Significance of the Paperweight Essay

July 26, 2017 General Studies

In the haunting fresh 1984. George Orwell efficaciously warns his readers about the dangers of dictatorship and the horrific measures authoritiess are willing to take in order to prolong power over its people. In order to make the coveted consequence and transfuse panic among his readers. Orwell wove a powerful narrative that can be lauded as a literary chef-d’oeuvre. His work abounds in literary devices that serve to enrich the text and give the plot line more deepness. Of these devices. symbolism is possibly the most efficaciously employed.

Orwell utilizes a assortment of different symbols in order to transport out different maps such as the prefiguration of different events. development of the scene. creative activity of the drab temper. unveiling of the true natures of the characters. debut to and support of subjects. and so away. He uses a huge array of symbols such as an old journal. a purportedly dissident book. an idyllic landscape known as the ‘Golden Country’ . a picture of a church. the technologically advanced telecasting and surveillance tool known as the ‘telescreen’ . a cantabile thrush. and most significantly. a glass paperweight.

The paperweight is the individual most important symbol in the narrative because unlike the other symbols. it embodies all the literary facets of the novel and combines the thoughts and maps of all the other symbols. Every symbol mentioned in the text has its significance and plays some kind of literary function. The old diary Winston writes in introduces the struggle of the novel since it reflects Winston’s interior desire to seek for truth and verify his saneness.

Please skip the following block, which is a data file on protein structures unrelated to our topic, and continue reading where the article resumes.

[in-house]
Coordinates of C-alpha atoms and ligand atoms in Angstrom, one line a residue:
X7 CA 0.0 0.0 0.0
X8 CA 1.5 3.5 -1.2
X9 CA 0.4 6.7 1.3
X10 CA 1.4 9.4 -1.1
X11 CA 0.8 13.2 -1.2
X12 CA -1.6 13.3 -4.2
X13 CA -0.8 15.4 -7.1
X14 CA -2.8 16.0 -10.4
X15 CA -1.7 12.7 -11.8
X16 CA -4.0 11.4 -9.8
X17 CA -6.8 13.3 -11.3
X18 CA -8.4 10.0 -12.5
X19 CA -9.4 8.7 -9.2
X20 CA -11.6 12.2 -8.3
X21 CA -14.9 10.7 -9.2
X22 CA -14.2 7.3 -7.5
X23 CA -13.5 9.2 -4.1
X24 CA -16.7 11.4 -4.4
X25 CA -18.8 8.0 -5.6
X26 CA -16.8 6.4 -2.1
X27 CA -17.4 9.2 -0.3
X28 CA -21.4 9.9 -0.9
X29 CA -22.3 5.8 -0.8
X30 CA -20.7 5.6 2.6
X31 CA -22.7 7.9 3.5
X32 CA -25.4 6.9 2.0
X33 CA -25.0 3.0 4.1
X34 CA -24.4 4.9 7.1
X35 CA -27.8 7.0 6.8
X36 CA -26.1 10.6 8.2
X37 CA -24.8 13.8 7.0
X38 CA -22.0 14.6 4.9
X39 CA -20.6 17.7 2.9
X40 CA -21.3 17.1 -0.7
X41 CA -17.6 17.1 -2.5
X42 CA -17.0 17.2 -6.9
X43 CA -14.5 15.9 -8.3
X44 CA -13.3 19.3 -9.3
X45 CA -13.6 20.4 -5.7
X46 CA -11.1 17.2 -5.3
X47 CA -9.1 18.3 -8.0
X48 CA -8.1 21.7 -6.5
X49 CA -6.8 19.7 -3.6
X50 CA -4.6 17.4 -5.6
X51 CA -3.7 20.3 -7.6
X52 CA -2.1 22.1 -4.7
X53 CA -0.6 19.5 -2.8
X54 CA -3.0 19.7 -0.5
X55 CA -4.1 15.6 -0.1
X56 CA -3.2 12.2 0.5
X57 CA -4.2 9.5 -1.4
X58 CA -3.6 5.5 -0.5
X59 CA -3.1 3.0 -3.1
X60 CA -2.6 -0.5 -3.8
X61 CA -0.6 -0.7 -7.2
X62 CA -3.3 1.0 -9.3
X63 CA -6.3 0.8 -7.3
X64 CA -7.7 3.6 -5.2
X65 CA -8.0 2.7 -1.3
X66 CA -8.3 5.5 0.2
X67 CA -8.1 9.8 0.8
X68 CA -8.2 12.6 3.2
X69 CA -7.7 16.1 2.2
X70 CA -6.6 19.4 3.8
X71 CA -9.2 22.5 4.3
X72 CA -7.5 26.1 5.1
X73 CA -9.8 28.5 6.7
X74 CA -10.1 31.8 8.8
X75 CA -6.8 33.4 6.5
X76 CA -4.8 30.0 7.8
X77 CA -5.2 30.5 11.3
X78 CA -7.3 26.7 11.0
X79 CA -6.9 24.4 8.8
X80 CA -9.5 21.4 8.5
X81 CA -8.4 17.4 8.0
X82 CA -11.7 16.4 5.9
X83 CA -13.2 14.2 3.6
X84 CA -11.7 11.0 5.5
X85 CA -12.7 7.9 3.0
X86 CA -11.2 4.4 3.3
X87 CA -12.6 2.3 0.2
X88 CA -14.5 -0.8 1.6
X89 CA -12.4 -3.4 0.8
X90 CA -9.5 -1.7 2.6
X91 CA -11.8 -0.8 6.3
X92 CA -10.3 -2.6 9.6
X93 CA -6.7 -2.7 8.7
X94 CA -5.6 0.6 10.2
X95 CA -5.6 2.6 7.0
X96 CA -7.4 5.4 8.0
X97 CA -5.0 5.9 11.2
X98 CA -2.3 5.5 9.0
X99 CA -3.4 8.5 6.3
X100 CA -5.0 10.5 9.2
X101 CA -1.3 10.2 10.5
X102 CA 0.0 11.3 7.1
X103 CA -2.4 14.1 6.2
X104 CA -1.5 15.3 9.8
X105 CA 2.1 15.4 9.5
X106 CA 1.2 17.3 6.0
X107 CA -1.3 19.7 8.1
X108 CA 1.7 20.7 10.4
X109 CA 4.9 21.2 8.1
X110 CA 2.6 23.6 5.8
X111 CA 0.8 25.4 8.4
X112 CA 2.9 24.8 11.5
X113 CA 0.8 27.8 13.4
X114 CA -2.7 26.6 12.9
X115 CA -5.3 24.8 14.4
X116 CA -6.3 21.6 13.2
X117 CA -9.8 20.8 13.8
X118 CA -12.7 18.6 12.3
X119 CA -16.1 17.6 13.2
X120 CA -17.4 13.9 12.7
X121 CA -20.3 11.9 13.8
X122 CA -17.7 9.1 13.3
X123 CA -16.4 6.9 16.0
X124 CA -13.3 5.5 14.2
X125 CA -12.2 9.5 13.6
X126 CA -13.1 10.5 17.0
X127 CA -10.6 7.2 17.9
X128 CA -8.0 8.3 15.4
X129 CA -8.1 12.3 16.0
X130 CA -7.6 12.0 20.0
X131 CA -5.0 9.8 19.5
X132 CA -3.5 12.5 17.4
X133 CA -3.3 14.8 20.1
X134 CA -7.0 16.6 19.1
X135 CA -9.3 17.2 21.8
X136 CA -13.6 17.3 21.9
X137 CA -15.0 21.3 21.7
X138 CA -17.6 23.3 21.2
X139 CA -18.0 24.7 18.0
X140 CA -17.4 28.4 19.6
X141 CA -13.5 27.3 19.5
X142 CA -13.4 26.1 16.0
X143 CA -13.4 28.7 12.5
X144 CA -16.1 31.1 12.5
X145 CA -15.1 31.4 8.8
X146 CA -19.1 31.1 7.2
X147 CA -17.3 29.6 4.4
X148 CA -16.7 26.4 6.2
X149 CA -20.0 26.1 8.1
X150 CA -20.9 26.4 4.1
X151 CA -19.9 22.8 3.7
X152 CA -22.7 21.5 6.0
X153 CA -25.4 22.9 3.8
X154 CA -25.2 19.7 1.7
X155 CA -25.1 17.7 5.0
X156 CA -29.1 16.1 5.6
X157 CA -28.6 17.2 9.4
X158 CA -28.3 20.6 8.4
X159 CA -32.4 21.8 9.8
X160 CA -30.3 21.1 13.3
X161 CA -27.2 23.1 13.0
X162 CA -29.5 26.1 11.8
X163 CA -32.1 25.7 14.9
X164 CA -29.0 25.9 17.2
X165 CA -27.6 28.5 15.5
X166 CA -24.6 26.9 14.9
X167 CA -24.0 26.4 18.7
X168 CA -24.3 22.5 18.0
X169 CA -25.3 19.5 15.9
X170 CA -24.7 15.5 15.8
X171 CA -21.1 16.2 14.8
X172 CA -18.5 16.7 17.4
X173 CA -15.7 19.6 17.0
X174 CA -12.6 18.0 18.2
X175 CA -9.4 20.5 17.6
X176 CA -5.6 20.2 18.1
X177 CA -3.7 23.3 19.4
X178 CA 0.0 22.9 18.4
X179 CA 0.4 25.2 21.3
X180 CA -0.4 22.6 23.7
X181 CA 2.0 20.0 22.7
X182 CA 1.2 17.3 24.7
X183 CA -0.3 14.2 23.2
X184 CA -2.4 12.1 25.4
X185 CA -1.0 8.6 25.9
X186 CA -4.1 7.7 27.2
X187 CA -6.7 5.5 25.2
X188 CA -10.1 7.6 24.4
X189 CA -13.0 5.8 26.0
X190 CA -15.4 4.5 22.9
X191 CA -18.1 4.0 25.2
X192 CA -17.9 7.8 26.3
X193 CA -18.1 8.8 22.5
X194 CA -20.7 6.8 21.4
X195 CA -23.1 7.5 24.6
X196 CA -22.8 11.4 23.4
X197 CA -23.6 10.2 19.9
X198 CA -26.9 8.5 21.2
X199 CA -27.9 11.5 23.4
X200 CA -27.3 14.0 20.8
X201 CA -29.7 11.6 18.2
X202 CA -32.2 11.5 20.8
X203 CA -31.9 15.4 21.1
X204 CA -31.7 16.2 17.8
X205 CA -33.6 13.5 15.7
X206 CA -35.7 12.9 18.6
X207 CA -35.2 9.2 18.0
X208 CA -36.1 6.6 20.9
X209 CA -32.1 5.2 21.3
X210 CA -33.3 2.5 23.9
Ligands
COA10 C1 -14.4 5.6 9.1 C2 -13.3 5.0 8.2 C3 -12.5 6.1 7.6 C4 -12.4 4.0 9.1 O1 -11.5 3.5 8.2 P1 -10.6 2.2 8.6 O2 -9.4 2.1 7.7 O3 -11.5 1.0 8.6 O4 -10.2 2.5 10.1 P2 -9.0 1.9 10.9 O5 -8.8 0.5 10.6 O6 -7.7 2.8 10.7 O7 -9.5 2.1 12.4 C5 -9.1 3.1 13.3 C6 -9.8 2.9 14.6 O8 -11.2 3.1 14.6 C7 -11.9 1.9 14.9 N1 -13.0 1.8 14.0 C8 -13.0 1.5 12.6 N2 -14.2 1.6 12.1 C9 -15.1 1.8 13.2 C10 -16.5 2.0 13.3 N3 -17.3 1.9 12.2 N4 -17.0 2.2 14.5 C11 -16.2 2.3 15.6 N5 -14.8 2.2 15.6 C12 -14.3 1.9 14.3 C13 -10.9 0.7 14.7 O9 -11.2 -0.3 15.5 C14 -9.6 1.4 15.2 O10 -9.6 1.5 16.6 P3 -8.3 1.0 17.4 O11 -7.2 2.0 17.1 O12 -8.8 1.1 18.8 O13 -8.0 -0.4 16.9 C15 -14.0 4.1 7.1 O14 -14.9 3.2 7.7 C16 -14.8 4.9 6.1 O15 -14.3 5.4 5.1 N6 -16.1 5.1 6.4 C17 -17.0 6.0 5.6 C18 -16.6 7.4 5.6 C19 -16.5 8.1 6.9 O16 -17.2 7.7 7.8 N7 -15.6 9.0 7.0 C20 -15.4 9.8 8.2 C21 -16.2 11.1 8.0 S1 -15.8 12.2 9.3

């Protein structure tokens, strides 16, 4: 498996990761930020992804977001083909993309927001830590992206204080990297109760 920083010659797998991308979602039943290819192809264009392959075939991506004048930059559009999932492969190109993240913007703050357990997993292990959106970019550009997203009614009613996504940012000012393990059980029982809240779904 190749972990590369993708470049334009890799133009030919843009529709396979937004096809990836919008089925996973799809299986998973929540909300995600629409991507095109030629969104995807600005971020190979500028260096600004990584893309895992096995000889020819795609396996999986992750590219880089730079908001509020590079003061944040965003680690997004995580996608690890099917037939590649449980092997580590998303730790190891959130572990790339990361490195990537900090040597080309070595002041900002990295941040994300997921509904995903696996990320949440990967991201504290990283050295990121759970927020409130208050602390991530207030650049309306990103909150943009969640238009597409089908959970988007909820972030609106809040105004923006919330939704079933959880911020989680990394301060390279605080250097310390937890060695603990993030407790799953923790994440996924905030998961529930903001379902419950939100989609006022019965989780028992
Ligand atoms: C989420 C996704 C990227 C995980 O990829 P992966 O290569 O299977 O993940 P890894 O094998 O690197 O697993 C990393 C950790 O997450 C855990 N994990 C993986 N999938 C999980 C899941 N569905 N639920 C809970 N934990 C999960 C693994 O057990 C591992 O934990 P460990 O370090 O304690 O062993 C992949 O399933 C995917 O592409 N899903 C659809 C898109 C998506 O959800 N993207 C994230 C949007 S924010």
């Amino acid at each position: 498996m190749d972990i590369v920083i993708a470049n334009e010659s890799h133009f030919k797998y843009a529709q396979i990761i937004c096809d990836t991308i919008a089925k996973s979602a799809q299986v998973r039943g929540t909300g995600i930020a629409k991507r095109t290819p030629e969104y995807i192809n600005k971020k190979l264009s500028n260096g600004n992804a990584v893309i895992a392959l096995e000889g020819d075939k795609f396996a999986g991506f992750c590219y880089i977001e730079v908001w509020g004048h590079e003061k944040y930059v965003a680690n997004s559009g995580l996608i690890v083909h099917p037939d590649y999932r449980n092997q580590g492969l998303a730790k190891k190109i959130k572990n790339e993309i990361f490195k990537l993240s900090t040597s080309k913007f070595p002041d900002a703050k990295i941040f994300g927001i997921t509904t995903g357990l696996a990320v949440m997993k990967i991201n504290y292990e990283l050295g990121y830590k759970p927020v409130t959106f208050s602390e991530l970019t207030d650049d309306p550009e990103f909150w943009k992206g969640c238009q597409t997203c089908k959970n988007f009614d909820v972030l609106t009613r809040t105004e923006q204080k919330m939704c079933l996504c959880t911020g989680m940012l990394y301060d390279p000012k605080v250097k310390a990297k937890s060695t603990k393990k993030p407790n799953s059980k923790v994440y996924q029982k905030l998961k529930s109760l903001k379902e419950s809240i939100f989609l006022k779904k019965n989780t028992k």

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The journal besides characterizes Winston’s rebellious nature and gives more deepness to his character since it reflects on his inner most ideas. Goldstein’s book represents false hope and the thoughts expressed in it reinforce the subject of dictatorship. The Aureate State represents Winston’s thought of a Utopian scene where freedom exists and this serves as a contrast to the current scene. therefore amplifying its dystopia. The picture of the church besides represents freedom and the idyllic yesteryear and the baby’s room rime associated with it foreshadows the ruin of Winston and Julia.